Another attack that involves researching targets, a watering hole social engineering attack, starts by putting malware on websites that victims regularly visit to gain network access. Attackers find these websites and search for vulnerabilities that allow them to install malware. When the victims visit the infected website, the attackers are able to gain the desired access.
With pharming social engineering attacks, victims are redirected from a legitimate website to a malicious one. This website is usually designed to mimic the legitimate one, and unless users pay close attention, they generally don’t know they’ve been redirected.
Quid Pro Quo
Meaning “something for something” in Latin, a quid pro quo social engineering attack pretends to give something to the victim in exchange for money or assistance. For example: Telling victims that they are from the IT department and need a user to make an important update, but their antivirus solution needs to be turned off for a few minutes in order for the update to be installed. When the victim turns off the anti-virus, the attacker strikes.
Playing on fear, scareware tricks victims into clicking a link to solve a fake problem. In some cases, the social engineering approach is to tell the person that their computer has been infected with malware, and they need to click the link to remove it.
Another example of scareware is pretending to be ransomware and threatening to encrypt files if a ransom is not paid.
Phishing attacks involve sending emails that are created to look like they come from someone inside the company or another source that the target trusts. The objective is to convince the target to divulge sensitive information, such as their login credentials, credit card number, or social security number.
A type of phishing attack, whaling targets executives. These messages are designed to take advantage of the target’s position.
In some cases, the objective is to have them approve a large payment. In other cases, the attacker wants the target’s login credentials, since they have broader access privileges than most other employees.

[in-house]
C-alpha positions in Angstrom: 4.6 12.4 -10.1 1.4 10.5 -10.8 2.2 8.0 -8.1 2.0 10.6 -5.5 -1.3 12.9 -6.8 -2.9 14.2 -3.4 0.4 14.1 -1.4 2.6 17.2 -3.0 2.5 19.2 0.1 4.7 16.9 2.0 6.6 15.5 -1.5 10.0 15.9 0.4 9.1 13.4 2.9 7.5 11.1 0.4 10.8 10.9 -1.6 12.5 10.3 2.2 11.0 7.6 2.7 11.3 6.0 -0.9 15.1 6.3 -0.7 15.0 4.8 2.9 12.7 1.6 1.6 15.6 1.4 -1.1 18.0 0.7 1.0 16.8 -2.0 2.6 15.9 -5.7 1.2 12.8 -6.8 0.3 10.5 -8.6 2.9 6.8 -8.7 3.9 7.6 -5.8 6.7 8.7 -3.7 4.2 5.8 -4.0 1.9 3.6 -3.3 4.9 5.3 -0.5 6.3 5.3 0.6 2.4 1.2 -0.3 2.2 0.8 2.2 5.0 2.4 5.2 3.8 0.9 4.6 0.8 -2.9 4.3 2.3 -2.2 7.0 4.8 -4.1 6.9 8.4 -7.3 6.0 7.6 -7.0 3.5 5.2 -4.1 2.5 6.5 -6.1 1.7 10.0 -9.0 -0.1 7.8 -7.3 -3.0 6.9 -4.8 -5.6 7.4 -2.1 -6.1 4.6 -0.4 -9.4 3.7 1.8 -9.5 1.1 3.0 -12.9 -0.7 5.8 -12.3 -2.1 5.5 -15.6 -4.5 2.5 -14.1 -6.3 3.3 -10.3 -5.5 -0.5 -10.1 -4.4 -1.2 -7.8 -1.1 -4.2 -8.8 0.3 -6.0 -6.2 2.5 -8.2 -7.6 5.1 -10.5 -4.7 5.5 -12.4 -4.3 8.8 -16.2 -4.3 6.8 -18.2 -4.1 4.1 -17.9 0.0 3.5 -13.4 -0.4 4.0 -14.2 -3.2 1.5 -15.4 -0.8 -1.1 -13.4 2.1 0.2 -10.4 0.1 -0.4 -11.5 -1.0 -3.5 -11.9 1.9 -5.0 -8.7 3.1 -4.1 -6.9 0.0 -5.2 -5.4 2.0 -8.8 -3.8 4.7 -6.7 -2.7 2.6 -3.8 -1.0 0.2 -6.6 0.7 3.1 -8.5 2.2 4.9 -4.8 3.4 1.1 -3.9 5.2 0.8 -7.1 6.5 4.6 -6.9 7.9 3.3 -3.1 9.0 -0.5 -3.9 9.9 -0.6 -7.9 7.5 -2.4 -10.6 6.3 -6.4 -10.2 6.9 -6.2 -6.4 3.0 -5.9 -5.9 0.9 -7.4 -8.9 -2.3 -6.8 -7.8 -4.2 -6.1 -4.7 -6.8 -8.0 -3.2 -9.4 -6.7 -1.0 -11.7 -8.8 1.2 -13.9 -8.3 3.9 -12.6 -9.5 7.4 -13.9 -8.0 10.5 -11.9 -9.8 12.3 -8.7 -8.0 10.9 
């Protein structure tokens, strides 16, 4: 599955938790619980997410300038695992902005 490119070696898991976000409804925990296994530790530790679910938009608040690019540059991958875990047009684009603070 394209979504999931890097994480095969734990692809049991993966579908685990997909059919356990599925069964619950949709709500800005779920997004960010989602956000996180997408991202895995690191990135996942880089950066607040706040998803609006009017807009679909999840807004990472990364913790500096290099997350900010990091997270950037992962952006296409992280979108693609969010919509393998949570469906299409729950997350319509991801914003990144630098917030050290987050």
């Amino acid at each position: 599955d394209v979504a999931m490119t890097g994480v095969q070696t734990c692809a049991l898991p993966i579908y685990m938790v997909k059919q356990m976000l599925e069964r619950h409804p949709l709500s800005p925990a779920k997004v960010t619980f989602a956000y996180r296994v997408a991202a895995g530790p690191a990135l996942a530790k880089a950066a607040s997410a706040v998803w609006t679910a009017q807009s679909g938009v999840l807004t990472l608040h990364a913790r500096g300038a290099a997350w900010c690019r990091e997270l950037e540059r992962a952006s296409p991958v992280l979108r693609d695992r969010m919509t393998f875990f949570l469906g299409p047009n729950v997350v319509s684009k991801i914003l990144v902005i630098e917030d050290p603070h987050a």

Following the same basic concept as phishing, spear phishing focuses the social engineering attack on a particular individual or organization. Research is conducted to tailor the message to engage the specific audience.
Cybercriminals search publicly available information to personalize the message and lure the victims into taking the desired action, which is usually providing money or sensitive information.
SMS text message phishing or smishing uses text messaging to deliver phishing messages. Playing to people’s gullibility and natural interest in improving their finances, a commonly used social engineering technique is to inform the victim that they have won a contest and provide a link for them to claim their “prize.”
Also known as voice phishing, vishing attackers use the phone as the channel for social engineering attacks. Like spear phishing, vishing can target individuals or organizations with messages that are customized to them. Calls can also be made at scale using autodial tools that play a recorded message when someone answers the phone.
In either case, the objective is to engage the target and entice them to divulge sensitive information or give money.
With pretexting, the social engineering attacker pretends to be a trusted source that needs personal or financial information to confirm the target’s identity. This is usually conducted under the guise of being the victim’s bank or credit card company.
Social engineering attackers leverage people’s trust in friends, family, and co-workers by sending malicious links or downloads from their email accounts or similar email addresses.
In a baiting attack, the attacker depends on people’s curiosity and willingness to take something that appears to have been lost. A common approach is leaving a USB flash drive infected with malware in a place where the desired target will find it. Almost inevitably, someone will pick up the drive and insert it into their computer, at which point malware is activated.
Baiting is also conducted using infected files, which get shared. Many users cannot resist a file with a fictitious title like Layoff-Plans or Executive-Salaries.
By pretending to be an attractive person, hence the name honeytrap, the attacker lures the victim into interaction. Once engaged, the attacker tries to gather sensitive information from the victim.
This social engineering attack involves the theft of physical material. With diversion theft, the attackers convince delivery services that packages are being dropped at the wrong location. The “helpful” attackers divert the delivery to a different place and steal the goods.